HomeCommunity NewsGold Line Bridge: Largest, Single Public Art Transit Infrastructure Project in California Nears Completion

Gold Line Bridge: Largest, Single Public Art Transit Infrastructure Project in California Nears Completion

metro gold line bridgeThe most distinctive bridge in Southern California is nearing completion, and we would like to encourage your coverage of what will be the largest, single public art transit infrastructure project in California.

Anchored by two 25-foot tall concrete baskets that pay tribute to the indigenous peoples of the San Gabriel Valley and the oversize iconic roadside traditions of nearby Route 66, the Gold Line Bridge over the I-210 freeway northeast of Los Angeles, in Arcadia, will be the new Gateway to the San Gabriel Valley when it is completed next month.

Vital Link in One of the Region's Largest and Most Important Transit Projects

  • The on-time and on-budget Gold Line Bridge is the first element of the 11.5-mile Metro Gold Line Foothill Extension light rail project from Pasadena to Azusa to be completed by the Metro Gold Line Foothill Extension Construction Authority
  • More than 92 percent of the materials used to make the bridge were domestic, nearly all from local and regional sources
  • The LAEDC estimates that the Foothill Extension from Pasadena to Azusa will generate nearly 7,000 new jobs (2,600 in construction) and $1 billion in economic output for the region over its construction period (construction completion is anticipated in late 2015).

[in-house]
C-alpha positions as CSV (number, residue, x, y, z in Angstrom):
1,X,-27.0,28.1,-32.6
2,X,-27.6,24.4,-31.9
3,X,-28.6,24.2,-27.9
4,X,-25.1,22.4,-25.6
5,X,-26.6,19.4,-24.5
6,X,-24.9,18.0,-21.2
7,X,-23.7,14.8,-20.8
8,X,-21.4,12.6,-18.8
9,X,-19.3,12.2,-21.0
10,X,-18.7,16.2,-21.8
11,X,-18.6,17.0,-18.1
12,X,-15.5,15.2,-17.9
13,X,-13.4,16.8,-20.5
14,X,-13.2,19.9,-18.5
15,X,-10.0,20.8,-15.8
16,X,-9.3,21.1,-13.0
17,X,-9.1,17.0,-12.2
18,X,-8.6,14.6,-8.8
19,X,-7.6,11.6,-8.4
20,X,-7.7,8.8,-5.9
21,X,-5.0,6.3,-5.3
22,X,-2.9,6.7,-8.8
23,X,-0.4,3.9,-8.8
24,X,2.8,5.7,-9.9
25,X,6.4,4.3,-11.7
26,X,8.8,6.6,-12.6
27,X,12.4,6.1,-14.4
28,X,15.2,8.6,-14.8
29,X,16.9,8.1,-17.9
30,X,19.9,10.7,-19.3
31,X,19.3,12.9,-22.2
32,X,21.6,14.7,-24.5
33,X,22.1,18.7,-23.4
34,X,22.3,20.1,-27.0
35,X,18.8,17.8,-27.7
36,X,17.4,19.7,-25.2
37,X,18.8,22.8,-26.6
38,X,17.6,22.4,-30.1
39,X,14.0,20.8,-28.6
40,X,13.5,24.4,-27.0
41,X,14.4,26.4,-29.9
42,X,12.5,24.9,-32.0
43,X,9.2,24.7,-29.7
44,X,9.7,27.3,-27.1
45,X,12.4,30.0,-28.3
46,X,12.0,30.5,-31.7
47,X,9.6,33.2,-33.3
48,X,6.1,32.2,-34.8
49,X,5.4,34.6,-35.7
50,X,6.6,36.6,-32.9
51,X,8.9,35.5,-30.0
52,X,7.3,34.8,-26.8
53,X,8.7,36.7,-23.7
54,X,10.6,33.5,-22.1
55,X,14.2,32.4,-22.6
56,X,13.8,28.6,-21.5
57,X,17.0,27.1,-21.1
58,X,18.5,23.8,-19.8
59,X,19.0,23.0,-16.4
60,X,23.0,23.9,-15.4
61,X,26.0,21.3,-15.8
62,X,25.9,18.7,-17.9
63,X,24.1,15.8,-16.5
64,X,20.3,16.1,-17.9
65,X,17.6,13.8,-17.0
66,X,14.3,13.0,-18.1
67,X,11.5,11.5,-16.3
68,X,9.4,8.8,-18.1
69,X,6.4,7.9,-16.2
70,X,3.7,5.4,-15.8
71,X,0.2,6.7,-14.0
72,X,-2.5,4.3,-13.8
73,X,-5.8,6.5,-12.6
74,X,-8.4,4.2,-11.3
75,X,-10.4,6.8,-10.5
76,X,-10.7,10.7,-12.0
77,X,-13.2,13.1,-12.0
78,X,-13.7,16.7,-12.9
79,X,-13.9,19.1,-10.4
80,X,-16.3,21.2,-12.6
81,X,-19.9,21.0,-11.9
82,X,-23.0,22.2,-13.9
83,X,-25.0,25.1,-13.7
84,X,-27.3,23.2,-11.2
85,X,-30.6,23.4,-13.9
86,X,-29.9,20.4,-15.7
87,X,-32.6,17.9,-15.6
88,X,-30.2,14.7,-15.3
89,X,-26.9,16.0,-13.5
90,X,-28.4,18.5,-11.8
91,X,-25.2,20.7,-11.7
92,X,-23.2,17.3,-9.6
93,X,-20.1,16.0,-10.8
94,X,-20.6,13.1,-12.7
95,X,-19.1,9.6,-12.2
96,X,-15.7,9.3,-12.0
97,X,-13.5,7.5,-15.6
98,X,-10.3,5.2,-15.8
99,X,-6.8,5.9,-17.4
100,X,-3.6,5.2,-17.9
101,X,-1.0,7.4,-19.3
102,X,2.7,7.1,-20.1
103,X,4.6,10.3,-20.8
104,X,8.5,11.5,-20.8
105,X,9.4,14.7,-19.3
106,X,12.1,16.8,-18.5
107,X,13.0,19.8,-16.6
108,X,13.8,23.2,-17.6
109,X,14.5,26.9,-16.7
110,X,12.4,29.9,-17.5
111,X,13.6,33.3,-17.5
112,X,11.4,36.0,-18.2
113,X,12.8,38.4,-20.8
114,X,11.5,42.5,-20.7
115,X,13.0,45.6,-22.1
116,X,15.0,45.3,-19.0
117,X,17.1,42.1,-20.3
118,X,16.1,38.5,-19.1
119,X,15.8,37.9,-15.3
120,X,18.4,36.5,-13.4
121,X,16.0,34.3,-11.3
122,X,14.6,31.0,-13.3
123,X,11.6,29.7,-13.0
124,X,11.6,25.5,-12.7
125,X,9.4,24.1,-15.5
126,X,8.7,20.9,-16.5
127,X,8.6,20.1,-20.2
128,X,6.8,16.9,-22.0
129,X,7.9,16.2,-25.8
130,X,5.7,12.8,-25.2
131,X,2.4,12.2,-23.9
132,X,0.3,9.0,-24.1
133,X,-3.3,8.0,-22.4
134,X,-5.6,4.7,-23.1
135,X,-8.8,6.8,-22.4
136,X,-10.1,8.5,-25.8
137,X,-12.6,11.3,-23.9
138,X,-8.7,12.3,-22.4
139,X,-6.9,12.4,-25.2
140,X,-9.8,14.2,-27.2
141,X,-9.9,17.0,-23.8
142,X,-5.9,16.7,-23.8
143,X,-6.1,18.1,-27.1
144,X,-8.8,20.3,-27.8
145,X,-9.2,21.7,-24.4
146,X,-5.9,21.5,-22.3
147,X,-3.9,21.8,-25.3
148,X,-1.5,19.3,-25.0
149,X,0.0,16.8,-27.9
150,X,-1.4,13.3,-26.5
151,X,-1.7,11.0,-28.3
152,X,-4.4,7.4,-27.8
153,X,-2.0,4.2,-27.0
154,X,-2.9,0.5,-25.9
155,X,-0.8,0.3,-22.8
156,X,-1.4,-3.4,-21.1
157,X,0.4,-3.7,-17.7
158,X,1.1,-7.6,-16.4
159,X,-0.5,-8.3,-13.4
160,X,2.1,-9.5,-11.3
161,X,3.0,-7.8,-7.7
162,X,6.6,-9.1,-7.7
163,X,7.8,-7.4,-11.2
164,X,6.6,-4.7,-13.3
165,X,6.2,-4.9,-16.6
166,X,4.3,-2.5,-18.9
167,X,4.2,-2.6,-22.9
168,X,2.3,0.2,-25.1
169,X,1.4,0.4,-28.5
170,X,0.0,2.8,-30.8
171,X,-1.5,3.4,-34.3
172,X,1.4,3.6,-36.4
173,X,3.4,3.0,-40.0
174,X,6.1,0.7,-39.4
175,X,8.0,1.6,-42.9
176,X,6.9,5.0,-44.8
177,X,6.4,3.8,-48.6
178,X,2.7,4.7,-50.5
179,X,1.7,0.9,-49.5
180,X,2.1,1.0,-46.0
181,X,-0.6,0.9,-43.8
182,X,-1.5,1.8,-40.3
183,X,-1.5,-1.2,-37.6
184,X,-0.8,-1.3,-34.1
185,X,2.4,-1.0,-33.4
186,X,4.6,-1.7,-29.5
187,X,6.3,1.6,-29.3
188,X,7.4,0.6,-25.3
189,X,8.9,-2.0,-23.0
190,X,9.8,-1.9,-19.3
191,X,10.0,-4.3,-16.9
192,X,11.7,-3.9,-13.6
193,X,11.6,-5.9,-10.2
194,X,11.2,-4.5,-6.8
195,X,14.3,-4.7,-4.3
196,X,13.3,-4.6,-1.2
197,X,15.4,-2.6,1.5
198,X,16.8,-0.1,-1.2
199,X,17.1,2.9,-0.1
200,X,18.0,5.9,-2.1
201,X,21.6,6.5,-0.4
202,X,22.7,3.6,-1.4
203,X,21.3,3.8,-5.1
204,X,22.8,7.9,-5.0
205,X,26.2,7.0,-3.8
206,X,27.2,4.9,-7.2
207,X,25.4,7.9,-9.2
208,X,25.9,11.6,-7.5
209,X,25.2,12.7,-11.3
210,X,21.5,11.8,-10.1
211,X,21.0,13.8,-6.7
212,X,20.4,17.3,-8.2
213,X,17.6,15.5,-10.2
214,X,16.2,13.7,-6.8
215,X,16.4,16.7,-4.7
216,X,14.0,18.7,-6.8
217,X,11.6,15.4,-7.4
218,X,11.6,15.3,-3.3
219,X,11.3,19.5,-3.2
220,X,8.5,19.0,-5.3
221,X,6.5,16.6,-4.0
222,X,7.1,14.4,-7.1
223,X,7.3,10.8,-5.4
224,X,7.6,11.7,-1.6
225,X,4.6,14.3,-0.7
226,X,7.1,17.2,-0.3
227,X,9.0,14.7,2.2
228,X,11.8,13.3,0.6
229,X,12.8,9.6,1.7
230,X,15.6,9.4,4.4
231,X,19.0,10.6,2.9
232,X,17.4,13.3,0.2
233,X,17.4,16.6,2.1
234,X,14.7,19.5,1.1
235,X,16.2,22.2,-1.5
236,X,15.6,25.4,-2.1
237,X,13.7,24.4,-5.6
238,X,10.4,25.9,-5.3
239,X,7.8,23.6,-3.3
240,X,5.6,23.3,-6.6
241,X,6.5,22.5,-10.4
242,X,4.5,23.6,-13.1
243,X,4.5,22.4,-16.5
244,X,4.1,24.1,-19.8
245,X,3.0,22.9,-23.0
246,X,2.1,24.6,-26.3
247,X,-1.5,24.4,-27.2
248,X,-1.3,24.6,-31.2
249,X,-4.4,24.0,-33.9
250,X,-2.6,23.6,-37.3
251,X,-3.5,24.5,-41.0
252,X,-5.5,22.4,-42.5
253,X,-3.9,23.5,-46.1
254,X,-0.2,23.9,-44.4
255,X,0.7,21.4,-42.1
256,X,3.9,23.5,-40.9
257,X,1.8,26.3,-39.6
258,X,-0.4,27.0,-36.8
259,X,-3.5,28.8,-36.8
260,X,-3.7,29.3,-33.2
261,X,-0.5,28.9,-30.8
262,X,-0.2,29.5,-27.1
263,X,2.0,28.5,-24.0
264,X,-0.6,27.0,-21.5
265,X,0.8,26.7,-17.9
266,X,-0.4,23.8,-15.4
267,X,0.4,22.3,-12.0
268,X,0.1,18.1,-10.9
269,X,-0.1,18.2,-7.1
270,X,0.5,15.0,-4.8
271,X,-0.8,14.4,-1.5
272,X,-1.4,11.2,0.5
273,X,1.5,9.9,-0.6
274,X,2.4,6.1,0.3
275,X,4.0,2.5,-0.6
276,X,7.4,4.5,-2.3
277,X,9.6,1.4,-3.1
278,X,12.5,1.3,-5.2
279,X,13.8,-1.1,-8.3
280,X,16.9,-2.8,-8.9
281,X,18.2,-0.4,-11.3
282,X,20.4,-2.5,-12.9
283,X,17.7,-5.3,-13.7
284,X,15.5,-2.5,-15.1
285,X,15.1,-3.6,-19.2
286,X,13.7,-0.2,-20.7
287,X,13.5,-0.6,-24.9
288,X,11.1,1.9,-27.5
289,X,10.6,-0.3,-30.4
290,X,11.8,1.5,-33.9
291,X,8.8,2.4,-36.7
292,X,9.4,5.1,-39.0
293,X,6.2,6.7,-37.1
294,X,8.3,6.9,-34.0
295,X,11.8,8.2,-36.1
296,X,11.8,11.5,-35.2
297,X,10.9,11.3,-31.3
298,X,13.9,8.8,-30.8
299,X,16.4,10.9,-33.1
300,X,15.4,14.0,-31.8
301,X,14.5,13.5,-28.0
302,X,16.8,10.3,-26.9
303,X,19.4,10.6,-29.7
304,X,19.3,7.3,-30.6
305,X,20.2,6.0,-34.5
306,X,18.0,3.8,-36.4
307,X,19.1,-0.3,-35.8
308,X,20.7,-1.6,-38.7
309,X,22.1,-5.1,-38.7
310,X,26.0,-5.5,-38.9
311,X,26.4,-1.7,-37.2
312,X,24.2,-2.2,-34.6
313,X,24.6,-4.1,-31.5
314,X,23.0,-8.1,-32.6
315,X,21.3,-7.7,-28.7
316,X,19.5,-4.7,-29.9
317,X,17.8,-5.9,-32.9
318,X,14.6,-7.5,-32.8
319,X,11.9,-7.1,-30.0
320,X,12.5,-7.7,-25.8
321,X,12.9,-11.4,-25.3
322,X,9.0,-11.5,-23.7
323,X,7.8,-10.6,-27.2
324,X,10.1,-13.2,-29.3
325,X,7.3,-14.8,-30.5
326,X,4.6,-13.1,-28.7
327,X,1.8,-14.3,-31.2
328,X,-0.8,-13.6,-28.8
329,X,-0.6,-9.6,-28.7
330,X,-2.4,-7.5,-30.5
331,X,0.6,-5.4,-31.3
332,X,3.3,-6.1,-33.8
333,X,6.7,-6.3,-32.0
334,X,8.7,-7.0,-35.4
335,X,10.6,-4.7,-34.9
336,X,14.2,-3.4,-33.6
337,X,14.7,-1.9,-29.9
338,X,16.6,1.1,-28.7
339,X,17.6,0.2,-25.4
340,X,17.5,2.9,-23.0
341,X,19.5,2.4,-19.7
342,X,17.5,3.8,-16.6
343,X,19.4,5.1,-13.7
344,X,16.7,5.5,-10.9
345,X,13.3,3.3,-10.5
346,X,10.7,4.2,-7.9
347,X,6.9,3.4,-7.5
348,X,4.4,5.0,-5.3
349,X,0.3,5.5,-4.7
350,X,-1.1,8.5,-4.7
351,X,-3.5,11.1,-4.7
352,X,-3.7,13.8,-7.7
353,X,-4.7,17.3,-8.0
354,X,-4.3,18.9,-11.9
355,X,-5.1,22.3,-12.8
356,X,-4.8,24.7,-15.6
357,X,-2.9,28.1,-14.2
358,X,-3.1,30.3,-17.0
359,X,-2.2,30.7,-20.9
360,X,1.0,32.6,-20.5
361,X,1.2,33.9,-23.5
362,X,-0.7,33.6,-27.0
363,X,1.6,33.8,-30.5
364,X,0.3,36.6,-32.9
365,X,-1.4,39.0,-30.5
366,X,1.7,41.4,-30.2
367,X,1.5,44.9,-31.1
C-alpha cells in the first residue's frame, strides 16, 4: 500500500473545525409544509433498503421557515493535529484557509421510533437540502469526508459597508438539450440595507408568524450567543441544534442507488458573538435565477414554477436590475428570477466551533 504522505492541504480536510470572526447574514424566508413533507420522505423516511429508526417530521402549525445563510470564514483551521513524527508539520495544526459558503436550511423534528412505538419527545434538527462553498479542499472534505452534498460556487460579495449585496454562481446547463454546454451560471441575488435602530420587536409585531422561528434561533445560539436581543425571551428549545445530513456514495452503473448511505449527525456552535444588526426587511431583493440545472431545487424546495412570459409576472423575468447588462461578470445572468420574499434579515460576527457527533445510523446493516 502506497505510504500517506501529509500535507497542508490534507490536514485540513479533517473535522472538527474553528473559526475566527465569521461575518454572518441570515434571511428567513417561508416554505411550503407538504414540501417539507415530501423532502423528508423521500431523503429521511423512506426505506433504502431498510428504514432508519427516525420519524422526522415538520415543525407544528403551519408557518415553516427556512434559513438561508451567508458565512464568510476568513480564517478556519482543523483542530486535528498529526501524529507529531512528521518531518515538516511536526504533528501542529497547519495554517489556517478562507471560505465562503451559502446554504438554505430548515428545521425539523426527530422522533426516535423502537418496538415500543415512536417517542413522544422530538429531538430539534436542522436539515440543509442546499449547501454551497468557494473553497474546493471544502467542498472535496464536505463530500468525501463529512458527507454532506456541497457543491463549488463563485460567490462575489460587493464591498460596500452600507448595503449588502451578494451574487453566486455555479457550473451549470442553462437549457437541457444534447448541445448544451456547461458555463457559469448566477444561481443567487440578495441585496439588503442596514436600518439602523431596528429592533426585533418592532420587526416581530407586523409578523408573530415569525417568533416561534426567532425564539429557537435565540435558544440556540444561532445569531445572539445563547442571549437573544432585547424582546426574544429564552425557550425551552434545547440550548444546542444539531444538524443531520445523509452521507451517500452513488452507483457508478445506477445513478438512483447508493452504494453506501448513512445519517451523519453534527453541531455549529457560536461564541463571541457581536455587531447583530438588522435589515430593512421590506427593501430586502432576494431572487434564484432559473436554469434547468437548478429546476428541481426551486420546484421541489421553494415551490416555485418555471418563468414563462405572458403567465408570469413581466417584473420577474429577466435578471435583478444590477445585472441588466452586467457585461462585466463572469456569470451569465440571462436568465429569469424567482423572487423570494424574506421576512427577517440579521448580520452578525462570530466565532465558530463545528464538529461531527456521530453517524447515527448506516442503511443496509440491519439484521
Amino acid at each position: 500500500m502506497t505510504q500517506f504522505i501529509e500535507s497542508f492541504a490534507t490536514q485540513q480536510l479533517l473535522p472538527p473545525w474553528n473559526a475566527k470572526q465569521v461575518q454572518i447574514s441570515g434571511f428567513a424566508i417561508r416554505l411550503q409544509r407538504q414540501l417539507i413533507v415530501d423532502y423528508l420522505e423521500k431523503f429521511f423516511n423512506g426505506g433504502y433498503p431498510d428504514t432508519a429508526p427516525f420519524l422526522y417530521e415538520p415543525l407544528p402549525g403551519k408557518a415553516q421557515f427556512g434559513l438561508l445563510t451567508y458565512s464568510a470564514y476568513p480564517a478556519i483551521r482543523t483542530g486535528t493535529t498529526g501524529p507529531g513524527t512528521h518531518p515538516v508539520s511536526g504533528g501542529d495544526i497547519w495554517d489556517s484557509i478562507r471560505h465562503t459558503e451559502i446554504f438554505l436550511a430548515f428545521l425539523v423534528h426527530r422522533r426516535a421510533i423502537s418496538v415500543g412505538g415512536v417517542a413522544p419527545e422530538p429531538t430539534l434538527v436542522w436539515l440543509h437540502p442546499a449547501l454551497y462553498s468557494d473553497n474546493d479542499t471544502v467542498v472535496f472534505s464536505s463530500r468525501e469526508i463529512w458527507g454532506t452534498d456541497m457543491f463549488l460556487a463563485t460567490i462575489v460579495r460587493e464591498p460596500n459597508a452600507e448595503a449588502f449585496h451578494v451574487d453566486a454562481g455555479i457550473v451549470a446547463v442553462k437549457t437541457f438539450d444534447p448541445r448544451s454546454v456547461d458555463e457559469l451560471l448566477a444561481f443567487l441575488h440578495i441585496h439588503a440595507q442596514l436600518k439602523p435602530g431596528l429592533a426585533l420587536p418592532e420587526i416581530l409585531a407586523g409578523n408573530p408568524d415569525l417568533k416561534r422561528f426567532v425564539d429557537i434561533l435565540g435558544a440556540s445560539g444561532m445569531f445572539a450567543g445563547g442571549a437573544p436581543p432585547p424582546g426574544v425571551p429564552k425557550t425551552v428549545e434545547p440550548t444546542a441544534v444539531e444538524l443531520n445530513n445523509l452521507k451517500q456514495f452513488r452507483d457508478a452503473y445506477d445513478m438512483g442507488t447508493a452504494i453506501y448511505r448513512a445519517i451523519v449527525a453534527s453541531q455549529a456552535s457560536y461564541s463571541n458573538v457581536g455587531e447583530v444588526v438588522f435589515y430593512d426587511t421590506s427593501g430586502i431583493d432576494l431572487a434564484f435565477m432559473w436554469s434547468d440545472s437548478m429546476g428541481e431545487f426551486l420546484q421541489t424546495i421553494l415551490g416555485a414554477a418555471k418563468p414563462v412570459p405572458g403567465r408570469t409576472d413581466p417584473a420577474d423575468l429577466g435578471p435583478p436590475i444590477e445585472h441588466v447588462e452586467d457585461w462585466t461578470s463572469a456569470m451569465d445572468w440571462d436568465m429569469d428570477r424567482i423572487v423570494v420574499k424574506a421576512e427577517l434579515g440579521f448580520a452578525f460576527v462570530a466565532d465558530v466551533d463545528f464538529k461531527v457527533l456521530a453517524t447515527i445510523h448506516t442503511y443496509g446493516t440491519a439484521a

National Competition Produced Gold Line Bridge Design

  • A national artist competition led to the selection of renowned public artist Andrew Leicester to create the bridge's landmark design. The selection was made by a committee of community stakeholders from throughout the Foothill Extension's corridor, following receipt of 15 submissions by highly qualified public artists.
  • Mr. Leicester's vision for the bridge drove the design and engineering process – the first time such a process has been used on Caltrans infrastructure project.
  • In addition to the two large concrete baskets, the bridge's featured serpentine design on the main underbelly of the bridge simulates the patterns found on the Western Diamondback snake, metaphorically referencing the spine of the transit system.

To learn more and see images of the bridge, please visit: http://www.foothillextension.org/news/media-resources/.

To arrange a tour and/or interviews with the artist, architects and others, please contact Jennifer Wonnacott, 818-760-2121, This e-mail address is being protected from spambots. You need JavaScript enabled to view it .

 

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